Bounce Houses Taking Flight

file6401241478721Recently, on the beach of Fort Lauderdale, Florida, a young boy was playing in a bounce house when, all of a sudden, 85 miles per hour wind gusts triggered the bounce house to take flight causing the young boy to fall about 20 feet to the sand, breaking his arm. His parents filed a lawsuit against the city and the vendor, All Star Events, for damages. Said lawsuit alleges All Star Events was negligent in the way it assembled and secured the bounce house, failed to warn of the risks, failed to monitor the weather, and its failure to train personnel for emergencies, and other claims. The boy’s parents argue that All Star Events breached its duty of providing a safe environment for guests.

If you or a loved one sustained an injury at the fault of another person, it is imperative that you seek legal representation. Doing so will increase your chances of adequate compensation. The experienced Miami personal injury attorneys at Gerson and Schwartz, PA are here for you. Our attorneys have been representing accident victims and their families throughout Miami, Fort Lauderdale and other parts of South Florida for more than 43 years.

Statute of Limitations

First of all, please be advised that you have a limited amount of time by which you can file your lawsuit with the court of proper jurisdiction. This is termed the “statute of limitations” and varies from state to state. If the injury occurred in Florida, the suit is to be filed in Florida and must abide by Florida law, including the statute of limitations. Per Florida law, the plaintiff must file his or her personal injury lawsuit no later than four years from the date of injury. Nevertheless, if the plaintiff’s personal injury claim is against a city, county or even state government, the time limitation is three years. These limitations must be strictly adhered to. If you fail to file in time, you are most likely barred from doing so at a later time.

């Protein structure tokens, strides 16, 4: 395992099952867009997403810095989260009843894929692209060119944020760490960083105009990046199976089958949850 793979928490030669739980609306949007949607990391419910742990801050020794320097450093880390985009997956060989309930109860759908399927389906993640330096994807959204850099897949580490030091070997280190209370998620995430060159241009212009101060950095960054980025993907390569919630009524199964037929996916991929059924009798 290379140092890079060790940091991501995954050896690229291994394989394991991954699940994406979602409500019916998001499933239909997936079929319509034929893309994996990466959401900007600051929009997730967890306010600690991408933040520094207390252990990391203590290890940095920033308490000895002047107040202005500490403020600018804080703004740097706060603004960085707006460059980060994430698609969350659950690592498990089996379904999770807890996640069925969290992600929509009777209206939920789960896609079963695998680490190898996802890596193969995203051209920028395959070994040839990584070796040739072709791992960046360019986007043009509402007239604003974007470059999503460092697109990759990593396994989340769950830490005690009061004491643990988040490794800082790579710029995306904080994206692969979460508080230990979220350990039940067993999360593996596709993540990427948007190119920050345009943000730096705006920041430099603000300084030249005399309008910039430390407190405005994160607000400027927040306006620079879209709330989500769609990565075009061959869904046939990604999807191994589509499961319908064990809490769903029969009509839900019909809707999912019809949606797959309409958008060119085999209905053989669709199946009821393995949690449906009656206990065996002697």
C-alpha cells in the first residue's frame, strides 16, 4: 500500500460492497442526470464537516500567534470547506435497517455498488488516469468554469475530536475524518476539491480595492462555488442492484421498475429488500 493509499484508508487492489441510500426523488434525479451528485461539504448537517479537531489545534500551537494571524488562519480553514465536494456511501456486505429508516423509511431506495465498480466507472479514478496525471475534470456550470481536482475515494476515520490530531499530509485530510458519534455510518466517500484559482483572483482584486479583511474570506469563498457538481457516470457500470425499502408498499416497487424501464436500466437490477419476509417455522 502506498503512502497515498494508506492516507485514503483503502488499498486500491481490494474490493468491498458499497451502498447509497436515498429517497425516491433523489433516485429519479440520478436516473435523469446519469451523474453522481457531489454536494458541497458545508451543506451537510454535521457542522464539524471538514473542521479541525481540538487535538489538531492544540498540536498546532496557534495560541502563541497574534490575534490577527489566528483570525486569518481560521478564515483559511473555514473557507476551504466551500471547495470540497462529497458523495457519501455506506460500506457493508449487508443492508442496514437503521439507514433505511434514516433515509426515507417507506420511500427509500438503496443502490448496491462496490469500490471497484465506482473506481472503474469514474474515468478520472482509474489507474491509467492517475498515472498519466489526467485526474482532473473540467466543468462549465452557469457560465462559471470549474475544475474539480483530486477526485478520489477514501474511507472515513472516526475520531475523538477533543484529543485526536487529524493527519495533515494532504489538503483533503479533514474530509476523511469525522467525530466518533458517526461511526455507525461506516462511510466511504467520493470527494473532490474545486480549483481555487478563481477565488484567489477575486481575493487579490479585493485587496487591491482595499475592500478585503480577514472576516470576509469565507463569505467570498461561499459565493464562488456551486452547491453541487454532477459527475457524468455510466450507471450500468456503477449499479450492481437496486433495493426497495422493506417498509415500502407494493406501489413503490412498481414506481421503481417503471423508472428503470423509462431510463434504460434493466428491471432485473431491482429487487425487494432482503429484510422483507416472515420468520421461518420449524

Negligence

From here, if you file a personal injury lawsuit similar to the one filed in the foregoing bounce house case, you, as plaintiff, must be able to at least show negligence on behalf of the defendant.  Per Florida law, this requires the plaintiff to establish, by a preponderance of the evidence, the following five elements.  First, the plaintiff must establish that the defendant owed him or her a duty of care. This is easy. As in the foregoing bounce house case, All Star Events owed a duty of creating a safe environment, properly training personnel, monitoring weather, etc. Second, the plaintiff must establish that the defendant breached said duty of care. For example, in the above bounce house case, All Star Events certainly breached its duty of creating a safe environment, properly training personnel, monitoring weather, etc.

Third, the plaintiff must show that the defendant’s breach was the actual cause of his or her damages. Fourth, the plaintiff must show that the defendant’s breach was the proximate cause of his or her damages. In other words, was the plaintiff’s injury a foreseeable result of the defendant’s conduct? In the bounce house case, the plaintiff falling from the flying bounce house was a foreseeable result of the defendant not properly securing the house and providing a non-safe environment. Lastly, the plaintiff must be able to exhibit his injuries/damages.        

Take Action and Hire an Attorney for Your Case

If you or your loved one have been injured at the hands of someone else, it is imperative that you hire an attorney to increase your chances at adequate compensation. The Miami accident lawyers at Gerson and Schwartz, PA are here to help. We continue our 43-year plus tradition of representing injury victims and their families. We are experienced Miami personal injury attorneys, resourceful advocates and aggressive litigators for clients seeking to recover damages for the full extent of their losses from negligent individuals, business operators and corporations.  

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